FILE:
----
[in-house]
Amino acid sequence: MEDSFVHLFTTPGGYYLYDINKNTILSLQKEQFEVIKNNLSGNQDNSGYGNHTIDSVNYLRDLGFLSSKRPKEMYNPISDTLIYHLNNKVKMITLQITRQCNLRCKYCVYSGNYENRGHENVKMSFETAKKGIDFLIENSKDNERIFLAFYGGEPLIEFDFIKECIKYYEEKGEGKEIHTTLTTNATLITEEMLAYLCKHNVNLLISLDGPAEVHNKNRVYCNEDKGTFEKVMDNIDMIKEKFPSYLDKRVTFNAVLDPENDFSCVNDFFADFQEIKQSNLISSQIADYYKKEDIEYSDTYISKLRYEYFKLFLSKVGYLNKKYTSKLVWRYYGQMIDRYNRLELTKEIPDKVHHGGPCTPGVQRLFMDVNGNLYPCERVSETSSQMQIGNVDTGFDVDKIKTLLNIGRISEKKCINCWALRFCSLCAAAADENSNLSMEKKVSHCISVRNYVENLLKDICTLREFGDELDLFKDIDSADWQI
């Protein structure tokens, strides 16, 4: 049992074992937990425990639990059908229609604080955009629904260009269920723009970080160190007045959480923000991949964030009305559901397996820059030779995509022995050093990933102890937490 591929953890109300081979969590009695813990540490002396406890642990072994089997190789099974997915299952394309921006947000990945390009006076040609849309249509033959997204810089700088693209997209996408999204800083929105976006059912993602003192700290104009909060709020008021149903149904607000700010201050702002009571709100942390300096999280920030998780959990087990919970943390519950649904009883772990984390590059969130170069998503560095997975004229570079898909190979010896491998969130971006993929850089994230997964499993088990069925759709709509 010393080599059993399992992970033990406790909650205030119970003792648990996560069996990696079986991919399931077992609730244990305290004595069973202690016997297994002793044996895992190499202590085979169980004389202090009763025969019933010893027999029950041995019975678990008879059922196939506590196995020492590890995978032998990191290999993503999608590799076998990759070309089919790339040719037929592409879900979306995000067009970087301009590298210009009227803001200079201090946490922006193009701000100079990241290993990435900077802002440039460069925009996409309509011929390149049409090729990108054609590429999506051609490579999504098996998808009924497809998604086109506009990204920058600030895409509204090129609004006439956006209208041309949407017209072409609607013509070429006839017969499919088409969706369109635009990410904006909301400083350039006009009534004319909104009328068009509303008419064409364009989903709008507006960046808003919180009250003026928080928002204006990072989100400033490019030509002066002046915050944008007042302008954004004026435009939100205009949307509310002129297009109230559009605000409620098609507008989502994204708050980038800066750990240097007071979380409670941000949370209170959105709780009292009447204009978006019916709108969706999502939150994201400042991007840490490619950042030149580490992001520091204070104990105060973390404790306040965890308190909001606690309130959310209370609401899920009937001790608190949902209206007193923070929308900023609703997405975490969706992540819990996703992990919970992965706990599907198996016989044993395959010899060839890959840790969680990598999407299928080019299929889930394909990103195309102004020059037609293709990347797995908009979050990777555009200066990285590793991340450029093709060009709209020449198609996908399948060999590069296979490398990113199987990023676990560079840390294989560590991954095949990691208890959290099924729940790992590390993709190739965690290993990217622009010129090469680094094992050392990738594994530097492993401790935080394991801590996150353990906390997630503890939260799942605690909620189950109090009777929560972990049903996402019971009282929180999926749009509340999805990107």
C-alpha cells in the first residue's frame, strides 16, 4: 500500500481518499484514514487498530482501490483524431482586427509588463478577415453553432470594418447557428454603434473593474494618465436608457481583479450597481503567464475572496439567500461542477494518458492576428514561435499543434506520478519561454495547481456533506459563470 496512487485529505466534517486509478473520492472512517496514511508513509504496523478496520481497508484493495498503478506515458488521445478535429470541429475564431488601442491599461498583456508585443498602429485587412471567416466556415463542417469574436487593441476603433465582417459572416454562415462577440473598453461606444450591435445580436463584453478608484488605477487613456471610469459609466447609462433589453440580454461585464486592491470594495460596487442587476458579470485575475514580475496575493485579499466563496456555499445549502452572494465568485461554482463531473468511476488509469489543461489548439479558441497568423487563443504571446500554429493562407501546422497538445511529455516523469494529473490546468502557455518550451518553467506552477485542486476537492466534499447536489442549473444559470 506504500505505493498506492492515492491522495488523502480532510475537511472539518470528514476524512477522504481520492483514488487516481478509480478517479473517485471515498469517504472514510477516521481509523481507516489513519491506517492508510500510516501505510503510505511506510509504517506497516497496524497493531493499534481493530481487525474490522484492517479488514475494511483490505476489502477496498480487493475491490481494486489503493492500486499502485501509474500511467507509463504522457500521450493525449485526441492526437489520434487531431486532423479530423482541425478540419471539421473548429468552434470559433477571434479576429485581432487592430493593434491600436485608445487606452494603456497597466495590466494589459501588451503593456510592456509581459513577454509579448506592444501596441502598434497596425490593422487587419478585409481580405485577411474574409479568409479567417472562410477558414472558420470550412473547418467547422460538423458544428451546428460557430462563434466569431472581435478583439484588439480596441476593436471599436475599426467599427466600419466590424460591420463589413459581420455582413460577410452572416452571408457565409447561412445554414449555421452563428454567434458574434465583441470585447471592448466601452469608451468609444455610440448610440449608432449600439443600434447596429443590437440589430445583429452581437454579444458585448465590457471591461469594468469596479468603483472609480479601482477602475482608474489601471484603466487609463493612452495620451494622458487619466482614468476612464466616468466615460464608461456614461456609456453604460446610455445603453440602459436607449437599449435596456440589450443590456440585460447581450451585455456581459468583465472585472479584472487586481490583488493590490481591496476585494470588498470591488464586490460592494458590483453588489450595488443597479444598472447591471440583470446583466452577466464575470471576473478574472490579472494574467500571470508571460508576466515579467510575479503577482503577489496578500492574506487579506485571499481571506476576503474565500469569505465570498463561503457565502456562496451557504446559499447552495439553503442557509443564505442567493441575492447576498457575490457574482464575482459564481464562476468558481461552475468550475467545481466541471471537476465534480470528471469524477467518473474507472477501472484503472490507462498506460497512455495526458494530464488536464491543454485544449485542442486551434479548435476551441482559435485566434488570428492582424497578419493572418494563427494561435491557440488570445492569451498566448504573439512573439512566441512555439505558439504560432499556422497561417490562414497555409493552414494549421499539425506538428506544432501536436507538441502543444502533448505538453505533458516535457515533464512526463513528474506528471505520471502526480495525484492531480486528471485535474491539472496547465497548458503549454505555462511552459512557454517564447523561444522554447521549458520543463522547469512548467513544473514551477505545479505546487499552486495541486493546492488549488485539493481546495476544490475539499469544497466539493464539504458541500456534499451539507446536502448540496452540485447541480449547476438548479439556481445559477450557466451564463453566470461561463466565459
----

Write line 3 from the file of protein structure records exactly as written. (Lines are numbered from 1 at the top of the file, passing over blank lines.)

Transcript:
């Protein structure tokens, strides 16, 4: 049992074992937990425990639990059908229609604080955009629904260009269920723009970080160190007045959480923000991949964030009305559901397996820059030779995509022995050093990933102890937490 591929953890109300081979969590009695813990540490002396406890642990072994089997190789099974997915299952394309921006947000990945390009006076040609849309249509033959997204810089700088693209997209996408999204800083929105976006059912993602003192700290104009909060709020008021149903149904607000700010201050702002009571709100942390300096999280920030998780959990087990919970943390519950649904009883772990984390590059969130170069998503560095997975004229570079898909190979010896491998969130971006993929850089994230997964499993088990069925759709709509 010393080599059993399992992970033990406790909650205030119970003792648990996560069996990696079986991919399931077992609730244990305290004595069973202690016997297994002793044996895992190499202590085979169980004389202090009763025969019933010893027999029950041995019975678990008879059922196939506590196995020492590890995978032998990191290999993503999608590799076998990759070309089919790339040719037929592409879900979306995000067009970087301009590298210009009227803001200079201090946490922006193009701000100079990241290993990435900077802002440039460069925009996409309509011929390149049409090729990108054609590429999506051609490579999504098996998808009924497809998604086109506009990204920058600030895409509204090129609004006439956006209208041309949407017209072409609607013509070429006839017969499919088409969706369109635009990410904006909301400083350039006009009534004319909104009328068009509303008419064409364009989903709008507006960046808003919180009250003026928080928002204006990072989100400033490019030509002066002046915050944008007042302008954004004026435009939100205009949307509310002129297009109230559009605000409620098609507008989502994204708050980038800066750990240097007071979380409670941000949370209170959105709780009292009447204009978006019916709108969706999502939150994201400042991007840490490619950042030149580490992001520091204070104990105060973390404790306040965890308190909001606690309130959310209370609401899920009937001790608190949902209206007193923070929308900023609703997405975490969706992540819990996703992990919970992965706990599907198996016989044993395959010899060839890959840790969680990598999407299928080019299929889930394909990103195309102004020059037609293709990347797995908009979050990777555009200066990285590793991340450029093709060009709209020449198609996908399948060999590069296979490398990113199987990023676990560079840390294989560590991954095949990691208890959290099924729940790992590390993709190739965690290993990217622009010129090469680094094992050392990738594994530097492993401790935080394991801590996150353990906390997630503890939260799942605690909620189950109090009777929560972990049903996402019971009282929180999926749009509340999805990107």